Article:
Pulse oximetry is a technique used in which to measure a person’s oxygen saturation. The reading given shows the person’s peripheral oxygen saturation level. This may not be the same as an arterial oxygen saturation reading that would be obtained from a blood gas analysis, but is safe and effective enough to be used in a clinical setting.
The most common way to apply pulse oximetry is through a sensor device that’s usually placed on the person’s earlobe or fingertip. In the case of an infant, the sensor may be placed across the foot instead. Two wavelengths of light are then passed through the body part to a photodetector. This measures each of the wavelengths’ changing absorbance levels, enabling it to determine the absorbance level due to the pulsing arterial blood.
An alternative technique to that above is reflectance pulse oximetry. Because this technique doesn’t need a thin section of the person’s body to place the sensor, it can be used in more places including the feet, forehead, and chest. However, there are some issues with it. One being that vasodilation and the pooling of venous blood in the head may occur due to a compromised venous return to the heart. This could cause both venous and arterial pulsations, which would skew the results.
The Pulse Oximeter
This refers to the medical device in which the oxygen saturation of a person’s blood, as well as changes in blood volume in the skin, is measured indirectly. Sometimes a pulse oximeter will be incorporated in a hospital patient’s multiparameter monitor. There are also portable pulse oximeters that run off batteries which can be used both in transit or for home blood-oxygen monitoring.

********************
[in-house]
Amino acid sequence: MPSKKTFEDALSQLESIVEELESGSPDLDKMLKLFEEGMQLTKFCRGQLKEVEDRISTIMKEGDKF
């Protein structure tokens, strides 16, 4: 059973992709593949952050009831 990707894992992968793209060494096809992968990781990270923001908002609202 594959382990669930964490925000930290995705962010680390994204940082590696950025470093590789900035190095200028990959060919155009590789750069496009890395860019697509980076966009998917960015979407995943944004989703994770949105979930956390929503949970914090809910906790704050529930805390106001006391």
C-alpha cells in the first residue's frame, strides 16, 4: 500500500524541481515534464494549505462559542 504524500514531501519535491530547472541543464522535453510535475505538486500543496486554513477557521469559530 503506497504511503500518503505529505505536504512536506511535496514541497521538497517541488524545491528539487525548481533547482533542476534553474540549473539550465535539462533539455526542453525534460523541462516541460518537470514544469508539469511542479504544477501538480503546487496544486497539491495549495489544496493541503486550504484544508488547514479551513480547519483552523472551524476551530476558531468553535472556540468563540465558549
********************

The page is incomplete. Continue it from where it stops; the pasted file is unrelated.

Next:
Pros of pulse oximetry
- Easy to use
- Can be used in various setting including operating theatre, intensive care, hospital wards, home, ambulances, and even aircraft
- Useful for those suffering from cardiac or respiratory problems
- Can be used to diagnose some sleep disorders including apnea and hypopnea
- Portable machines are helpful for pilots or mountain climbers where oxygen levels are low.
Limitations of pulse oximetry
- As it only measures hemoglobin saturation, it’s not a complete measure of respiratory sufficiency
- Doesn’t give carbon dioxide levels, bicarbonate concentration levels, or blood pH
- Low reading are easily caused by high callused skin; incorrect sensor application; hypoperfusion; or even movements (such as shivering)
- Not a complete measure of circulatory sufficiency. In cases of insufficient blood flow or anemia tissues may experience hypoxia, regardless of the high oxygen saturation levels
- Because only bound hemoglobin is measured, false readings will occur when hemoglobin binds to something other than oxygen.
When to use a pulse oximeter
- Monitoring: Anytime you want to keep an eye on your oxygen saturation level, use a pulse oximeter. Whether it’s at home, work, or during recreational activities.
- Pulmonary rehabilitation: This is an alternative to conventional therapies, and helps the person train through their dyspnea. It can significantly improve one’s exercise tolerance levels while reducing any shortness of breath at the same time.
- Home oximetry targets: Your doctor will set a target for you in terms of your ideal level of oxygen saturation and a regular flow rate should help you maintain that. Ideally, try to maintain an oxygen saturation level over 90% in all activities.
- Titration of oxygen: By adjusting the setting on your oximeter you can ensure you’re getting the right amount of oxygen at any time. Additional oxygen is required during times of physical activity or when travelling by airplane. By maintaining the lowest flow rate that gives you the correct level of oxygen saturation, you can enjoy more time away from home, and more time between refilling without the worry that you’ll run low on oxygen.
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